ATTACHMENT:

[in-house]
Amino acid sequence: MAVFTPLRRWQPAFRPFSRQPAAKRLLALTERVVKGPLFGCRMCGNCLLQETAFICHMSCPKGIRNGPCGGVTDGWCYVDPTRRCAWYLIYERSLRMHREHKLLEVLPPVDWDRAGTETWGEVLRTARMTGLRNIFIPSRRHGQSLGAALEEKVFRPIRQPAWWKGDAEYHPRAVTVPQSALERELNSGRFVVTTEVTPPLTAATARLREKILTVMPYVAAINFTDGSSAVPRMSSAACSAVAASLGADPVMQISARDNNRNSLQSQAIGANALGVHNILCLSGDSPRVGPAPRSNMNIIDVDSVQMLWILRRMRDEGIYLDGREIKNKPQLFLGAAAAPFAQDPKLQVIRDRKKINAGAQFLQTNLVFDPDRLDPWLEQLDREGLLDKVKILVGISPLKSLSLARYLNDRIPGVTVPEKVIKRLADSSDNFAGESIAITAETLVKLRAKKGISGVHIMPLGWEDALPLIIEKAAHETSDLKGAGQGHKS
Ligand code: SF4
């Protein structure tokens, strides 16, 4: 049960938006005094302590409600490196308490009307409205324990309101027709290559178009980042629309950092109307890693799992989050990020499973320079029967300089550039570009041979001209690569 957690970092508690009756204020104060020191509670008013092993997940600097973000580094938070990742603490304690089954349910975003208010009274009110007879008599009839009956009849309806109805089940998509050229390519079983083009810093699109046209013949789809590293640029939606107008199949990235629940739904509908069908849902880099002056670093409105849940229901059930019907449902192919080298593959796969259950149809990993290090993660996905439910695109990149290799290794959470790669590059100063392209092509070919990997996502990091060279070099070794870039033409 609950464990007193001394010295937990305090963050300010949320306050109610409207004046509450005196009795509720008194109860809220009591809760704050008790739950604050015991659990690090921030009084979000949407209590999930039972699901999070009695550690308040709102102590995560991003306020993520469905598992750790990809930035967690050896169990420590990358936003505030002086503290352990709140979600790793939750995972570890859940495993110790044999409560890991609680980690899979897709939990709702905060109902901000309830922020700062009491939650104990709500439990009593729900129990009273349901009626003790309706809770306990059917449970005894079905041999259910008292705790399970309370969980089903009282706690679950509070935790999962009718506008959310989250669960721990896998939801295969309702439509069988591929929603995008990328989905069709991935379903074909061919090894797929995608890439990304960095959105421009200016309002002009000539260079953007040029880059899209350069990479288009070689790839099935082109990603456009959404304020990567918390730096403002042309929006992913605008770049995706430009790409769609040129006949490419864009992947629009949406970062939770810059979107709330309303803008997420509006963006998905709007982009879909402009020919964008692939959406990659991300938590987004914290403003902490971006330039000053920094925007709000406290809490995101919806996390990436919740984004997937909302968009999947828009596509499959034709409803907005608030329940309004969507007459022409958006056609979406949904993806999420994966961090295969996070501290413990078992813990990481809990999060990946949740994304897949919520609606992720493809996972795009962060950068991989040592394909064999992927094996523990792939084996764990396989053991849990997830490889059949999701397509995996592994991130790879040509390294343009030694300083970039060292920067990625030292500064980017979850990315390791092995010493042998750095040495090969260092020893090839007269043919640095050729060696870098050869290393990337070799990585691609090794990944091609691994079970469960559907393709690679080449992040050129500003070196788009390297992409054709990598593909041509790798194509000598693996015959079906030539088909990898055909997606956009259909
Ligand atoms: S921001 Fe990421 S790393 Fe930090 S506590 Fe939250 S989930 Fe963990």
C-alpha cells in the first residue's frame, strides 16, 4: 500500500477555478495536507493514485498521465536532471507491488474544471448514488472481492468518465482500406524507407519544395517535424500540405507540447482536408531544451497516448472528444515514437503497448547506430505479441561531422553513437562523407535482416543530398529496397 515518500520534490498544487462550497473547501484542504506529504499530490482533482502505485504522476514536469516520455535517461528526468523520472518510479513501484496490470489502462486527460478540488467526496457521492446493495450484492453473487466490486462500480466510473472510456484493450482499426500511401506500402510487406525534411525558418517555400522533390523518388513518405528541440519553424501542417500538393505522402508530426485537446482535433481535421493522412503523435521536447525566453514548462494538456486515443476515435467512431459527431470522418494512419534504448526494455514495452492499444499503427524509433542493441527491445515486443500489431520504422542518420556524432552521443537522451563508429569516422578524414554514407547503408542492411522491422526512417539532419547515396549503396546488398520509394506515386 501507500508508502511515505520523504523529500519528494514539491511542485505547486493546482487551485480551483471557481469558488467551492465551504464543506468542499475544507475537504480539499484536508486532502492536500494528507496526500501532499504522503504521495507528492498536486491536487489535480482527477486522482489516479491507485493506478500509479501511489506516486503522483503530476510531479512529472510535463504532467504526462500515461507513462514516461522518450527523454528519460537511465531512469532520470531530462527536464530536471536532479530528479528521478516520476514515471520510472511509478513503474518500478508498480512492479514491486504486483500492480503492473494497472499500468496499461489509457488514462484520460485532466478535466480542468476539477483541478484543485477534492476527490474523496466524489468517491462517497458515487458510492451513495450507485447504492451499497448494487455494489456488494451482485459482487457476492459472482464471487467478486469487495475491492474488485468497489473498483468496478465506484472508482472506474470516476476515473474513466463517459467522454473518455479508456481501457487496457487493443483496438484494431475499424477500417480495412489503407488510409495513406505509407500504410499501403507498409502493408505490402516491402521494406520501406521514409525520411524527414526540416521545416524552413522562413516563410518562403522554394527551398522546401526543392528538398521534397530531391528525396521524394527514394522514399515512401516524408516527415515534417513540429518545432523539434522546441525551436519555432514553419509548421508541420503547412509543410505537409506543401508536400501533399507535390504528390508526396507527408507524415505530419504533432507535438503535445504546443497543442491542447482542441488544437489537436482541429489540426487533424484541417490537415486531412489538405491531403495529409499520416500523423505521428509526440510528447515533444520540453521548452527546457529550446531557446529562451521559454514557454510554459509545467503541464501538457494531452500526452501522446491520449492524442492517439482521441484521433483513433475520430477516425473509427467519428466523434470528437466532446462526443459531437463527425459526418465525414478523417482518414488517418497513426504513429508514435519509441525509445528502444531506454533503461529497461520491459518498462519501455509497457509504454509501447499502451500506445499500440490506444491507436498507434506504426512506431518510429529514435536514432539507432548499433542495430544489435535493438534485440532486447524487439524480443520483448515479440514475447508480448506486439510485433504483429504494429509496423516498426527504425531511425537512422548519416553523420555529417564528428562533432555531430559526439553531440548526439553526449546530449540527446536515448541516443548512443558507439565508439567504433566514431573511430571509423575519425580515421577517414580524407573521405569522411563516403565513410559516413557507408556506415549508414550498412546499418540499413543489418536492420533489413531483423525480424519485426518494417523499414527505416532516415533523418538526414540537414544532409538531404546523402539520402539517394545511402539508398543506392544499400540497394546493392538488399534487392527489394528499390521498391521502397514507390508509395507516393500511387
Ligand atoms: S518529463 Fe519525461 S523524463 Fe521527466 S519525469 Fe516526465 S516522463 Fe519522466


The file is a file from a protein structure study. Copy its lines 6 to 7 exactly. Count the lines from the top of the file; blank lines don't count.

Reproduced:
C-alpha cells in the first residue's frame, strides 16, 4: 500500500477555478495536507493514485498521465536532471507491488474544471448514488472481492468518465482500406524507407519544395517535424500540405507540447482536408531544451497516448472528444515514437503497448547506430505479441561531422553513437562523407535482416543530398529496397 515518500520534490498544487462550497473547501484542504506529504499530490482533482502505485504522476514536469516520455535517461528526468523520472518510479513501484496490470489502462486527460478540488467526496457521492446493495450484492453473487466490486462500480466510473472510456484493450482499426500511401506500402510487406525534411525558418517555400522533390523518388513518405528541440519553424501542417500538393505522402508530426485537446482535433481535421493522412503523435521536447525566453514548462494538456486515443476515435467512431459527431470522418494512419534504448526494455514495452492499444499503427524509433542493441527491445515486443500489431520504422542518420556524432552521443537522451563508429569516422578524414554514407547503408542492411522491422526512417539532419547515396549503396546488398520509394506515386 501507500508508502511515505520523504523529500519528494514539491511542485505547486493546482487551485480551483471557481469558488467551492465551504464543506468542499475544507475537504480539499484536508486532502492536500494528507496526500501532499504522503504521495507528492498536486491536487489535480482527477486522482489516479491507485493506478500509479501511489506516486503522483503530476510531479512529472510535463504532467504526462500515461507513462514516461522518450527523454528519460537511465531512469532520470531530462527536464530536471536532479530528479528521478516520476514515471520510472511509478513503474518500478508498480512492479514491486504486483500492480503492473494497472499500468496499461489509457488514462484520460485532466478535466480542468476539477483541478484543485477534492476527490474523496466524489468517491462517497458515487458510492451513495450507485447504492451499497448494487455494489456488494451482485459482487457476492459472482464471487467478486469487495475491492474488485468497489473498483468496478465506484472508482472506474470516476476515473474513466463517459467522454473518455479508456481501457487496457487493443483496438484494431475499424477500417480495412489503407488510409495513406505509407500504410499501403507498409502493408505490402516491402521494406520501406521514409525520411524527414526540416521545416524552413522562413516563410518562403522554394527551398522546401526543392528538398521534397530531391528525396521524394527514394522514399515512401516524408516527415515534417513540429518545432523539434522546441525551436519555432514553419509548421508541420503547412509543410505537409506543401508536400501533399507535390504528390508526396507527408507524415505530419504533432507535438503535445504546443497543442491542447482542441488544437489537436482541429489540426487533424484541417490537415486531412489538405491531403495529409499520416500523423505521428509526440510528447515533444520540453521548452527546457529550446531557446529562451521559454514557454510554459509545467503541464501538457494531452500526452501522446491520449492524442492517439482521441484521433483513433475520430477516425473509427467519428466523434470528437466532446462526443459531437463527425459526418465525414478523417482518414488517418497513426504513429508514435519509441525509445528502444531506454533503461529497461520491459518498462519501455509497457509504454509501447499502451500506445499500440490506444491507436498507434506504426512506431518510429529514435536514432539507432548499433542495430544489435535493438534485440532486447524487439524480443520483448515479440514475447508480448506486439510485433504483429504494429509496423516498426527504425531511425537512422548519416553523420555529417564528428562533432555531430559526439553531440548526439553526449546530449540527446536515448541516443548512443558507439565508439567504433566514431573511430571509423575519425580515421577517414580524407573521405569522411563516403565513410559516413557507408556506415549508414550498412546499418540499413543489418536492420533489413531483423525480424519485426518494417523499414527505416532516415533523418538526414540537414544532409538531404546523402539520402539517394545511402539508398543506392544499400540497394546493392538488399534487392527489394528499390521498391521502397514507390508509395507516393500511387
Ligand atoms: S518529463 Fe519525461 S523524463 Fe521527466 S519525469 Fe516526465 S516522463 Fe519522466